Translators and Computers
All presentations are in English unless otherwise noted.
(T, 3:30pm-5:00pm) - All Levels
This new conference session invites a spectrum of translation support software vendors to present their products to conference attendees in a panel/Q&A format designed to spotlight the relative strengths of each. Alan Melby, who chairs ATA's Translation and Computers Committee, will moderate. You are invited to submit questions in advance to tstf-2002Conference@atanet.org.
Rolling out e-business software on a global scale requires high volumes of top quality translation materials. Concept-based translation is based upon the principle of a function-equivalent stating that the translator must first interpret and understand the true meaning of the source text prior to translating it into the receptor language. However, due to the space constraints of the user-interfaced fields on the screen, the ambiguities of lexical items in the software are particularly troublesome to translators. This presentation describes how to make available, and take into account, all semantic, syntactic, and contextual information when defining the idea behind the terms by linking to a concept-based product-specific terminology database and using customized, intelligent translation tools.
(F, 1:45pm-2:30pm) - Intermediate
The speaker will guide those translators who have never performed software testing through the process and standards of software localization. The presentation's goal is to offer a general overview of linguistic and functional testing of localized applications, as well as to suggest ways to acquire the skills and knowledge necessary for the job.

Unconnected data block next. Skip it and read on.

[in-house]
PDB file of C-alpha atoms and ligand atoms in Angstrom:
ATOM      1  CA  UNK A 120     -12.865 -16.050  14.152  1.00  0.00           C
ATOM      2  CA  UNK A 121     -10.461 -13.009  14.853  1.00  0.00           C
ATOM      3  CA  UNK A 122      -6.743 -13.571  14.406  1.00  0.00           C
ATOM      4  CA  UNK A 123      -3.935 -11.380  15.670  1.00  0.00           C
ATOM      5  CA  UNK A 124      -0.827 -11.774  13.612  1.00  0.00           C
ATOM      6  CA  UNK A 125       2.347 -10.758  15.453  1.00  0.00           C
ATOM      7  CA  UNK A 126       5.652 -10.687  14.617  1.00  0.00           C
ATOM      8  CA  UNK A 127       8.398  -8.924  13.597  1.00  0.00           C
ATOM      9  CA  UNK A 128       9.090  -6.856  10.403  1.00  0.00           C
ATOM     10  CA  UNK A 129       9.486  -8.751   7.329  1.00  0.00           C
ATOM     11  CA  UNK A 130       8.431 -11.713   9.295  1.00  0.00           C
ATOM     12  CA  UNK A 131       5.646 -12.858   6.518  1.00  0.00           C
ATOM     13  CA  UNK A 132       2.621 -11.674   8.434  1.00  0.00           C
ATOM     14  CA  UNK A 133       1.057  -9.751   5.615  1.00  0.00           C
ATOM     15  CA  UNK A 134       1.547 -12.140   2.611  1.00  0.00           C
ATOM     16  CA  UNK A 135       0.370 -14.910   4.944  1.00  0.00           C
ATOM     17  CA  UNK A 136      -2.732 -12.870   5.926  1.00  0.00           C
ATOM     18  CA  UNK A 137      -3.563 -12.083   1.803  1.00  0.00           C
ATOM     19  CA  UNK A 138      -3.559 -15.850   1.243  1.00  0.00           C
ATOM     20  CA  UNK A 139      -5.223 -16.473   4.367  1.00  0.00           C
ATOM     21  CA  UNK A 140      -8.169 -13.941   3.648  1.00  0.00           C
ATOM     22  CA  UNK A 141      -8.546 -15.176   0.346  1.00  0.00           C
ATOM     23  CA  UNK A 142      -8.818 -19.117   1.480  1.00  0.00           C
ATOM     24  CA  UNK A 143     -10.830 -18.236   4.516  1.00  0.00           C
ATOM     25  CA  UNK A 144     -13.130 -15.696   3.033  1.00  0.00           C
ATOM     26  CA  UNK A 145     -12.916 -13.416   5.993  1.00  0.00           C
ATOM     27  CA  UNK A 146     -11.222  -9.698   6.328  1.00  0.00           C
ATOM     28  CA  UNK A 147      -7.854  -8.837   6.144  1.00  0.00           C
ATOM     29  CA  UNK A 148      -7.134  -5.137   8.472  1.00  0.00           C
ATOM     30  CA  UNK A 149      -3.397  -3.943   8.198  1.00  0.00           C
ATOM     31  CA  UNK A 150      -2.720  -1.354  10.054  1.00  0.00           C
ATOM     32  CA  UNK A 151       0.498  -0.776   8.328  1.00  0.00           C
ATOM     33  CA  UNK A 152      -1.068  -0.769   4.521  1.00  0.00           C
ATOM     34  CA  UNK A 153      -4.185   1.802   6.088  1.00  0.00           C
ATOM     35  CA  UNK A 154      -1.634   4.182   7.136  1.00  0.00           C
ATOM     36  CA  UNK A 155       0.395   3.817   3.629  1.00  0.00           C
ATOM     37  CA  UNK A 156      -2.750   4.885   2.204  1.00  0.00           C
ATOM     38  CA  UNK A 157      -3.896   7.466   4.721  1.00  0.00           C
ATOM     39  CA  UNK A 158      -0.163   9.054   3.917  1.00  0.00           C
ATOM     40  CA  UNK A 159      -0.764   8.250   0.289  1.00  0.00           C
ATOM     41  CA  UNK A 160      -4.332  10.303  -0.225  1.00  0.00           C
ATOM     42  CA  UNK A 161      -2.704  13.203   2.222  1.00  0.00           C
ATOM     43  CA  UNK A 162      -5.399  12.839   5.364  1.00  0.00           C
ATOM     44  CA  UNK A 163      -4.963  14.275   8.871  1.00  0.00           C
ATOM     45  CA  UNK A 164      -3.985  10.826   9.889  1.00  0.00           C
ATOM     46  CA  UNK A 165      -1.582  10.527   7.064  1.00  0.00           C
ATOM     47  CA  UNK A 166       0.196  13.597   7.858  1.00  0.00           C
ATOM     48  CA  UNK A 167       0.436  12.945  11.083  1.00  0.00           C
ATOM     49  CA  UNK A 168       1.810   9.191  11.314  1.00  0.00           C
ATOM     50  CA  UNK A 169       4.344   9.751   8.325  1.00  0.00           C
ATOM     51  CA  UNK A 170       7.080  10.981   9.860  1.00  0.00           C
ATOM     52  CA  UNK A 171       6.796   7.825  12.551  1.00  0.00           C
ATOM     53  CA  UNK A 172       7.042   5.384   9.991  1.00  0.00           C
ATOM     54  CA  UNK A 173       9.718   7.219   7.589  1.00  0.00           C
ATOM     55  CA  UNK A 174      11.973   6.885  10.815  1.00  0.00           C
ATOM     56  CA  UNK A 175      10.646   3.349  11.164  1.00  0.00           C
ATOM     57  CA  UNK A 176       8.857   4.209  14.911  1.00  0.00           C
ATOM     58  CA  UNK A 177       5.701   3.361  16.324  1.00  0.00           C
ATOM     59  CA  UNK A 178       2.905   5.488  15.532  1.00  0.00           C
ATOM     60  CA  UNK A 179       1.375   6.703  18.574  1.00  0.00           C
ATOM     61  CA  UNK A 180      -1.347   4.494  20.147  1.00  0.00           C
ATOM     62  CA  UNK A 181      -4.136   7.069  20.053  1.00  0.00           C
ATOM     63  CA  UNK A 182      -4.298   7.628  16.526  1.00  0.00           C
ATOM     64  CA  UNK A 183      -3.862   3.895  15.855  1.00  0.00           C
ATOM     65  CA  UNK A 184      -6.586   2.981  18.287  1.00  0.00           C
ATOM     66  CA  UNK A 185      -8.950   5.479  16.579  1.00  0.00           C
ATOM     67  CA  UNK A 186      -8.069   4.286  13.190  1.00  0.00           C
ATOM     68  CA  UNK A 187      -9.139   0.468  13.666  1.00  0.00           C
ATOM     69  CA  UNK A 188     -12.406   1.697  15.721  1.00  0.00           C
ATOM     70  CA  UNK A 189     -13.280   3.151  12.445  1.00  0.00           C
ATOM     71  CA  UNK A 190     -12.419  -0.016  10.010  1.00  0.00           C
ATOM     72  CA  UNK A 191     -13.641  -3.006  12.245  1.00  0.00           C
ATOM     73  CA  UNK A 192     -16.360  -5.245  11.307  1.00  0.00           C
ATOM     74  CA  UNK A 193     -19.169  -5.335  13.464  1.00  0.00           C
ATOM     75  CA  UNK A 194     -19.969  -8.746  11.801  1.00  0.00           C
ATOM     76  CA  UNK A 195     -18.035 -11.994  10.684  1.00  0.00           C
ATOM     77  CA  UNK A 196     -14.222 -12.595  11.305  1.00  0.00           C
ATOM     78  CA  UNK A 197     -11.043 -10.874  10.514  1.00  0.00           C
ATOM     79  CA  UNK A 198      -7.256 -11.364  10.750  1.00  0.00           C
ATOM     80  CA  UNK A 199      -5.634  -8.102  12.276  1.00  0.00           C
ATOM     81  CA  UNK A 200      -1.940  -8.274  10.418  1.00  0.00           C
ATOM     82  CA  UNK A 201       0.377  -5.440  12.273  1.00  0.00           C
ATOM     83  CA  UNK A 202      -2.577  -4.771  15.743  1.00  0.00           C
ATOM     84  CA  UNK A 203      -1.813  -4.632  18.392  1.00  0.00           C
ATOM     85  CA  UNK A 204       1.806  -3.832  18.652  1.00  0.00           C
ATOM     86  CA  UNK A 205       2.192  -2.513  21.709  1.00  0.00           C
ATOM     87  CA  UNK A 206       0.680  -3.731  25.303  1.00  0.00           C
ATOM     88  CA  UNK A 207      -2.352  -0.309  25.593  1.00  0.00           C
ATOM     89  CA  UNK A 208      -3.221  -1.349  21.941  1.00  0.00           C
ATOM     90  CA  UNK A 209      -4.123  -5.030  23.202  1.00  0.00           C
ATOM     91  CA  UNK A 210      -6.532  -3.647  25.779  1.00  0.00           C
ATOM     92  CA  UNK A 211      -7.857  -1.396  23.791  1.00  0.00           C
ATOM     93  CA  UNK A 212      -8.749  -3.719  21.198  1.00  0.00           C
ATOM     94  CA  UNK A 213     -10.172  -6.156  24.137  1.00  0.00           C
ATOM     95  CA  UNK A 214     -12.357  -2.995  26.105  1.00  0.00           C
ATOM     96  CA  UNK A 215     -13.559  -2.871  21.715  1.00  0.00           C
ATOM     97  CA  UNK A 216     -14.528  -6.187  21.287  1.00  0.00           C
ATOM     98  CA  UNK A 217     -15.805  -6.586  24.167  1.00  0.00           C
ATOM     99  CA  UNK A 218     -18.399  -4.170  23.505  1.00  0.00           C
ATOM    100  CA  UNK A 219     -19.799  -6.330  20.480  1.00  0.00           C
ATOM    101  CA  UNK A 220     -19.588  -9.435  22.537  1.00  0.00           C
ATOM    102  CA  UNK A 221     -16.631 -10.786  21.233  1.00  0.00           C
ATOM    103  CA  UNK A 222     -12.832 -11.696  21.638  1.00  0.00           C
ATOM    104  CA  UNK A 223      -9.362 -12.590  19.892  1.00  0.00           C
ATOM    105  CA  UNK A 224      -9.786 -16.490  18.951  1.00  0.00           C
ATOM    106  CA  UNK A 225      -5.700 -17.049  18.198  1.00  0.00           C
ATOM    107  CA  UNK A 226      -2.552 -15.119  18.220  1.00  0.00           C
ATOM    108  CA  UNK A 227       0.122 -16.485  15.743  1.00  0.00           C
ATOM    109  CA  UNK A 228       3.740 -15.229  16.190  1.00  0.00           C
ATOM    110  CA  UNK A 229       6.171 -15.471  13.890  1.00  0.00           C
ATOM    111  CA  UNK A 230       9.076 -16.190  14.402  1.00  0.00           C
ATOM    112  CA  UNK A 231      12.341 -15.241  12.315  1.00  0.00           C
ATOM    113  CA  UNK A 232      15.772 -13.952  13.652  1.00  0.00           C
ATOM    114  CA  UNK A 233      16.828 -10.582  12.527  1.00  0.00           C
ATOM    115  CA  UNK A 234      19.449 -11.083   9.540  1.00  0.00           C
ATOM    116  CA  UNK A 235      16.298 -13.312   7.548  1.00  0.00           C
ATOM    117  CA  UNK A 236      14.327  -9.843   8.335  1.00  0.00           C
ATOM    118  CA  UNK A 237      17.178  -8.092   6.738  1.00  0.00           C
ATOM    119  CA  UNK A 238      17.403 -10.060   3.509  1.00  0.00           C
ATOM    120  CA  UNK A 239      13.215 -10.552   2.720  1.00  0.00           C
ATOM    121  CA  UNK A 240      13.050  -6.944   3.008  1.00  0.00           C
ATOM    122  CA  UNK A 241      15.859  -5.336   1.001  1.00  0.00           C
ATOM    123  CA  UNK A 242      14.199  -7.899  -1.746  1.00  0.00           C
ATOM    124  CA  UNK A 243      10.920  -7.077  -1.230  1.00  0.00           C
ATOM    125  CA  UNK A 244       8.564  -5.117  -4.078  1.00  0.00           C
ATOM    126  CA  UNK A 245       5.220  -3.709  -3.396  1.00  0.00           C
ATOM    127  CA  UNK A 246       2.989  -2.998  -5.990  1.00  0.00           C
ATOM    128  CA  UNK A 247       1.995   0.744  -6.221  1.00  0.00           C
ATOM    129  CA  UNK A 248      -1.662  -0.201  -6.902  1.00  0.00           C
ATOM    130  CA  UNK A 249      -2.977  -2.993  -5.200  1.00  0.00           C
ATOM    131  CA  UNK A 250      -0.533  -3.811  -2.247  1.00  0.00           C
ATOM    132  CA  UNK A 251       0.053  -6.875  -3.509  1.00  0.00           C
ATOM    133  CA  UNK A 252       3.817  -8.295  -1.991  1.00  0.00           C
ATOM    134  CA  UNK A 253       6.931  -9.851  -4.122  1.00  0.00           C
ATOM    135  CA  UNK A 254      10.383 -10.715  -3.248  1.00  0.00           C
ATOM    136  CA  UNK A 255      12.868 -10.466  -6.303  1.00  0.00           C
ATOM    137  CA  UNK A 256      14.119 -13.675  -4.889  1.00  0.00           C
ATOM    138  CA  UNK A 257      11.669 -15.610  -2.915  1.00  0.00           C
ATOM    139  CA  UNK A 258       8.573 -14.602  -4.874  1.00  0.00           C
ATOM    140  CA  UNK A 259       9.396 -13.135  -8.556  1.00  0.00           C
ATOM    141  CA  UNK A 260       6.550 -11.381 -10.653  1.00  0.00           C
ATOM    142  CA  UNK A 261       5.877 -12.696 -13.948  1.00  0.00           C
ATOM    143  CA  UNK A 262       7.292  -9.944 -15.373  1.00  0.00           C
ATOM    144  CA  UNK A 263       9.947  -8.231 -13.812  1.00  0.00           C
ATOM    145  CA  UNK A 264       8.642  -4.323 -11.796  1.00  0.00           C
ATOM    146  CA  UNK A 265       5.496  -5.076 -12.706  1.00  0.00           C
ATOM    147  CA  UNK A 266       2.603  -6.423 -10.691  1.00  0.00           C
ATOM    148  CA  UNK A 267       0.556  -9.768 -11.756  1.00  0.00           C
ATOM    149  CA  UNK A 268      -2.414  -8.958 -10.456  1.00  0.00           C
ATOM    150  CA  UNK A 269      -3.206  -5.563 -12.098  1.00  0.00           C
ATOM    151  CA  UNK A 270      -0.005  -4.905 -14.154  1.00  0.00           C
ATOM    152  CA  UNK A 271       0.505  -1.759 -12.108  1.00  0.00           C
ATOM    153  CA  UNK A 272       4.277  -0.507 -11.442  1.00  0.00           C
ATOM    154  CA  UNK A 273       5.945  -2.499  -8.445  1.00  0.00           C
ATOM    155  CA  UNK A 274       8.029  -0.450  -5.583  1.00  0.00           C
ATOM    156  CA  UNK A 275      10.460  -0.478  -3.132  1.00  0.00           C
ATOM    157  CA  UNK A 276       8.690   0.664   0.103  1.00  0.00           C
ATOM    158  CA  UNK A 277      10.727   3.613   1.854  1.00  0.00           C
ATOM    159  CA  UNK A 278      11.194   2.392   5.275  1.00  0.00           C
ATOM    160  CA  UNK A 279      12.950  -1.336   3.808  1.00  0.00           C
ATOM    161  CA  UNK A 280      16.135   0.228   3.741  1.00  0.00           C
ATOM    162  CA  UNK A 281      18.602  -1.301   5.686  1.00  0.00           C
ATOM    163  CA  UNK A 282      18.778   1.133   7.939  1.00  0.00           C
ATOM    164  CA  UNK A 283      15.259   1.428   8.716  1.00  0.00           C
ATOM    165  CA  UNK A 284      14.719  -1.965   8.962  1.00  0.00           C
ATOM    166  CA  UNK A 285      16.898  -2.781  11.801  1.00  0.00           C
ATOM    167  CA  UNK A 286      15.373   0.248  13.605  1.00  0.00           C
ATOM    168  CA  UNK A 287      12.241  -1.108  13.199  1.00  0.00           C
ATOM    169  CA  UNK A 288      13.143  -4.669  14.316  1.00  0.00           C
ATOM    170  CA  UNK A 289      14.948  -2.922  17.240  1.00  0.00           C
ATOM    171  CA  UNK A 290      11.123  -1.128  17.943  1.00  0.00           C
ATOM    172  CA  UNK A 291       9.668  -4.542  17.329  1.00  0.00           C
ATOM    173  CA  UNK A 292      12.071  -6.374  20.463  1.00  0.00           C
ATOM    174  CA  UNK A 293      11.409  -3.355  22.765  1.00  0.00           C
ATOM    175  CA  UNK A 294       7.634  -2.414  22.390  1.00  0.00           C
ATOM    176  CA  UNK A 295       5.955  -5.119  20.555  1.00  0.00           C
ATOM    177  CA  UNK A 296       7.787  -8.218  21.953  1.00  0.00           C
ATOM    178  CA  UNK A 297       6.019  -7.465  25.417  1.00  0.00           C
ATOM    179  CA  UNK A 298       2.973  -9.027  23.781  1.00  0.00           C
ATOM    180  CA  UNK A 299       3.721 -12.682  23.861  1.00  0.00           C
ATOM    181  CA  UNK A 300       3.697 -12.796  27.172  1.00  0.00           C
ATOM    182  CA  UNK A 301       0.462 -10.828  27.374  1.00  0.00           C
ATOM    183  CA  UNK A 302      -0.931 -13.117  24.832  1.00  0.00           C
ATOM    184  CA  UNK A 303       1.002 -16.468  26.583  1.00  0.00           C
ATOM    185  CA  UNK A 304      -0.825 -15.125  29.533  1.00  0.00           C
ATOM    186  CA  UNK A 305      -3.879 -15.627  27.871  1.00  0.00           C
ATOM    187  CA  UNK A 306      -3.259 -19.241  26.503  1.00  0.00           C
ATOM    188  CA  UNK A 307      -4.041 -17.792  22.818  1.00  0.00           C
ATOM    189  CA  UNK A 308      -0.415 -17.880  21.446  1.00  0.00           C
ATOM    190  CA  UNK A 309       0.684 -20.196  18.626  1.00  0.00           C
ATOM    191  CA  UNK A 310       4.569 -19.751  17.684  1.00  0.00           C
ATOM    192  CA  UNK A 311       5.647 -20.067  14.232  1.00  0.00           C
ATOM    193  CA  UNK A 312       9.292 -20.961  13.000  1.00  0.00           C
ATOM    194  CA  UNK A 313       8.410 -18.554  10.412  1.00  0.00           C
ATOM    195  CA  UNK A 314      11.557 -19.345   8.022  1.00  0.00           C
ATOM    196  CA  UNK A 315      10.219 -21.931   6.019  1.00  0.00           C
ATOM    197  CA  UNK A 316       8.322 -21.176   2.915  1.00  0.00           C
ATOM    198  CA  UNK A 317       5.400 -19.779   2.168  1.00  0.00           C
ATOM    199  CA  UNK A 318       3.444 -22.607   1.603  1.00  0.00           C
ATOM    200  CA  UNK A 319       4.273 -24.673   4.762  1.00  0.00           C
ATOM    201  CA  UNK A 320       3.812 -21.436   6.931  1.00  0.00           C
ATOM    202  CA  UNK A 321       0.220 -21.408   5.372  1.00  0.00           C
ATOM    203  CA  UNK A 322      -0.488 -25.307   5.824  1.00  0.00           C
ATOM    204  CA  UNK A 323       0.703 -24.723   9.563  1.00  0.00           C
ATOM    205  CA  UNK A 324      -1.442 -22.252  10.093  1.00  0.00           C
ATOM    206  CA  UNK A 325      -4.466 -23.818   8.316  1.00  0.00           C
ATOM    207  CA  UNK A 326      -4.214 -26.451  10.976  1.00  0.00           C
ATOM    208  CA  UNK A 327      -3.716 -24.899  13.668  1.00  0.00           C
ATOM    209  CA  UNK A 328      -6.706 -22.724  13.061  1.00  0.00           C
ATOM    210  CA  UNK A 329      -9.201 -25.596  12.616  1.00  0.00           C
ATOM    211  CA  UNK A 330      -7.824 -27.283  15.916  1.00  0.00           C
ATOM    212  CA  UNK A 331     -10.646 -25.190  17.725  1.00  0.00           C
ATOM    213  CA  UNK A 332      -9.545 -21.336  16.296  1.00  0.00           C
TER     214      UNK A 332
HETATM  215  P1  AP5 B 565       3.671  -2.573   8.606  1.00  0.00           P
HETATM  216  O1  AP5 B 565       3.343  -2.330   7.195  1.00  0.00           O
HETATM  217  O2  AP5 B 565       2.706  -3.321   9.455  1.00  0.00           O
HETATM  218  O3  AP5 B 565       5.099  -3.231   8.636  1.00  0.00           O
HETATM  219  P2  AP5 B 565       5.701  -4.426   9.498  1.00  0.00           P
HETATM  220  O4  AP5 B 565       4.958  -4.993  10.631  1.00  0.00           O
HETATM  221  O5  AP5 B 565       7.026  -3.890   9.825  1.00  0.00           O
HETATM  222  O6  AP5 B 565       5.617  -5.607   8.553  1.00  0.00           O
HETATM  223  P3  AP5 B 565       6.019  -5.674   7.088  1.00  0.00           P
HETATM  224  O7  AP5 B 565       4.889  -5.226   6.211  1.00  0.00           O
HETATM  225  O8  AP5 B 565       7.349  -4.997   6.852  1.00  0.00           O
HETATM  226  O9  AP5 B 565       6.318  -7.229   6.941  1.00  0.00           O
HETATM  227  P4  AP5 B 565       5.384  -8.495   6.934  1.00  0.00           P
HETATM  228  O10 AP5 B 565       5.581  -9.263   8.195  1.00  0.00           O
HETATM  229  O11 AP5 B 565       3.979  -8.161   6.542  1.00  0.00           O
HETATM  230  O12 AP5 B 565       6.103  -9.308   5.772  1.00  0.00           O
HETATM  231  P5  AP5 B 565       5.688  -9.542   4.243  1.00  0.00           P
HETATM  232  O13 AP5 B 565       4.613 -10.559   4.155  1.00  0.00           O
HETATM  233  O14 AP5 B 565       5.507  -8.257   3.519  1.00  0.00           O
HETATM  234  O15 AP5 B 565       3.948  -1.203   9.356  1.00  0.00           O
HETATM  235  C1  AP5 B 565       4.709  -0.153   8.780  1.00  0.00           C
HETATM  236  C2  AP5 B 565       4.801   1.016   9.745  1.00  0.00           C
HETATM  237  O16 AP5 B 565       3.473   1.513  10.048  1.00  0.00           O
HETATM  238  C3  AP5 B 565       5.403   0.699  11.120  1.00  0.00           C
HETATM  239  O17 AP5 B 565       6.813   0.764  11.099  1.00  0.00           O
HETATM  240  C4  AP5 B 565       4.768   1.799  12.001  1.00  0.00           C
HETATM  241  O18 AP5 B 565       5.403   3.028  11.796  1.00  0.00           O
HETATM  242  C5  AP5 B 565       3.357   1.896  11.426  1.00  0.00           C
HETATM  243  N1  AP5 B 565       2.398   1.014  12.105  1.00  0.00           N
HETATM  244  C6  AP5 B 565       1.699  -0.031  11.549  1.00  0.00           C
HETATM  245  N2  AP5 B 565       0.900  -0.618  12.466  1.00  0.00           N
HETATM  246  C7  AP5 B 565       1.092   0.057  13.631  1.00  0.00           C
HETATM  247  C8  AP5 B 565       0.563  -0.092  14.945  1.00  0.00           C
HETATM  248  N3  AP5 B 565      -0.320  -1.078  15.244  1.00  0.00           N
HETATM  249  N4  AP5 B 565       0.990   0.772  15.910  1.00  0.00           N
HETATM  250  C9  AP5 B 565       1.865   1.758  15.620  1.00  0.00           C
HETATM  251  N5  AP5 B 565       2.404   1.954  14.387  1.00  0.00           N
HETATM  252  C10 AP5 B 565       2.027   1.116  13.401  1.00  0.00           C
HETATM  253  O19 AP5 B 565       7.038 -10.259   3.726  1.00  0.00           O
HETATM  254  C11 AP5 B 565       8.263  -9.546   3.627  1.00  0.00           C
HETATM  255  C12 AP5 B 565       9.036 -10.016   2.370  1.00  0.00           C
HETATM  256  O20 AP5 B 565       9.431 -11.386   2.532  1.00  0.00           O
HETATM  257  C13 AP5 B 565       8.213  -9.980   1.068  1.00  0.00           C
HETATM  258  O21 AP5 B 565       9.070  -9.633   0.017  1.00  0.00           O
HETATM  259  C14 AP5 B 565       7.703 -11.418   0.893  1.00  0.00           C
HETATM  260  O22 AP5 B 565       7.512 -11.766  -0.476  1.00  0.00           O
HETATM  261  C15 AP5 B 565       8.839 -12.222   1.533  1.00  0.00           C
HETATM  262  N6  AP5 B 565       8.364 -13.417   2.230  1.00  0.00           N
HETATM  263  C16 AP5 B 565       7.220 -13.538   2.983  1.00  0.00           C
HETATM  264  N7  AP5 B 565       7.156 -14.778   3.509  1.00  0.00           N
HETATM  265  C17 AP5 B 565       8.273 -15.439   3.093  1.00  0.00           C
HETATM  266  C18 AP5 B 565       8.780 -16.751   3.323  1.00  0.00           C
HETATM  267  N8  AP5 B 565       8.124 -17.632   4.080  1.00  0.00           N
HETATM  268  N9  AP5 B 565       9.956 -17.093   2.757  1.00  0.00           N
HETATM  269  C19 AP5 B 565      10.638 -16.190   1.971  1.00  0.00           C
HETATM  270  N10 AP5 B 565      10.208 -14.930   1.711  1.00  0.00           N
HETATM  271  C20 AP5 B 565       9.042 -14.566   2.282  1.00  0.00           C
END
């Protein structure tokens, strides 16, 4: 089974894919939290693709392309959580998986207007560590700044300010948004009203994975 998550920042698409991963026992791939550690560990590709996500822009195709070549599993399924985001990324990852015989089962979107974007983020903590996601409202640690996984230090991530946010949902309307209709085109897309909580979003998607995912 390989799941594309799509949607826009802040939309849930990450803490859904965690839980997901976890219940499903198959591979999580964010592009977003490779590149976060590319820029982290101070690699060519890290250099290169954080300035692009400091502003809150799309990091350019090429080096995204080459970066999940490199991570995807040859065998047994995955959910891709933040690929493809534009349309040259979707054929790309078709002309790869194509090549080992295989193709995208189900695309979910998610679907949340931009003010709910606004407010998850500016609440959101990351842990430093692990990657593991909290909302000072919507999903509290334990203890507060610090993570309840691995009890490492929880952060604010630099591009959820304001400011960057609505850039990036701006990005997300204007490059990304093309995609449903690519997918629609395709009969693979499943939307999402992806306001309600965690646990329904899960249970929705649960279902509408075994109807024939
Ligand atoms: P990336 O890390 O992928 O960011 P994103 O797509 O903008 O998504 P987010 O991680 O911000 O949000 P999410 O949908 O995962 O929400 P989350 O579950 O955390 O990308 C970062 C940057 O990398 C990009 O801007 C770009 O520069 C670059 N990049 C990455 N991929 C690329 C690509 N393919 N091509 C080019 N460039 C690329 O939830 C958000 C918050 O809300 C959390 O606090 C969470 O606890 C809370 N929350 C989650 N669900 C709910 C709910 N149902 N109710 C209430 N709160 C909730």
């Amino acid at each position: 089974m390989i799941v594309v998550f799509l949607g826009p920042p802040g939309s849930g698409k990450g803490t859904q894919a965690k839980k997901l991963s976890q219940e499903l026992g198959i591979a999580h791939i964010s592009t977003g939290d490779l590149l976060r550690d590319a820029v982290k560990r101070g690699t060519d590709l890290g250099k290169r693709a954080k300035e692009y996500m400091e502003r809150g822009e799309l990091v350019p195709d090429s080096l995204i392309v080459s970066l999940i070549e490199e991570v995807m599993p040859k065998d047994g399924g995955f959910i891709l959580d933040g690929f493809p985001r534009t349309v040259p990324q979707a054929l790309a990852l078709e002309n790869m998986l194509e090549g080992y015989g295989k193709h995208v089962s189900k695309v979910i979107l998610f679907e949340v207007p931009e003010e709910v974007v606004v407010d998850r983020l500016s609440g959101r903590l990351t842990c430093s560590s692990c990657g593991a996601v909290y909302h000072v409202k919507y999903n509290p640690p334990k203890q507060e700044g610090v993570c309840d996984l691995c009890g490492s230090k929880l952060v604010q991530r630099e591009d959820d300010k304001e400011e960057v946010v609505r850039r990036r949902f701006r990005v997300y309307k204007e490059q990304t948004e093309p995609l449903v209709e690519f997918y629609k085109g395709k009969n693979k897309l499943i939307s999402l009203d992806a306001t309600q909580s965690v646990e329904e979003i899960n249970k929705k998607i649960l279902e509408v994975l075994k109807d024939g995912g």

(S, 8:30am-10:00am) - Beginner/Intermediate
This session will discuss the localization of RTF and HTML Help files used in Windows-based software. Help files are one of the three main components of a software localization project (together with the user interface and the documentation). They are complex documents with specific syntax that can give the translator many challenges, both during the translation and the final linguistic quality assurance testing. We will focus primarily on the testing of Help files for linguistic accuracy and functionality after the translation is complete. We will also review the freeware and commercial software tools used to perform Help file linguistic testing.
(Related Sessions: Agencies, Bureaus, Companies (ABC-2), Localization Vendors: What We Hide from the Clients; Japanese (J-9), Japanese Dictionaries and Terminology in the Electronic/Internet Age; Science and Technology (ST-7), XML Translation: How to Deal with the New Documentation Technology; Slavic Languages (SL-6), Navigating the Cyrillic "Swamp": Understanding Encodings; and Terminology (TERM-1), Internet Terminology at Your Offline Fingertips)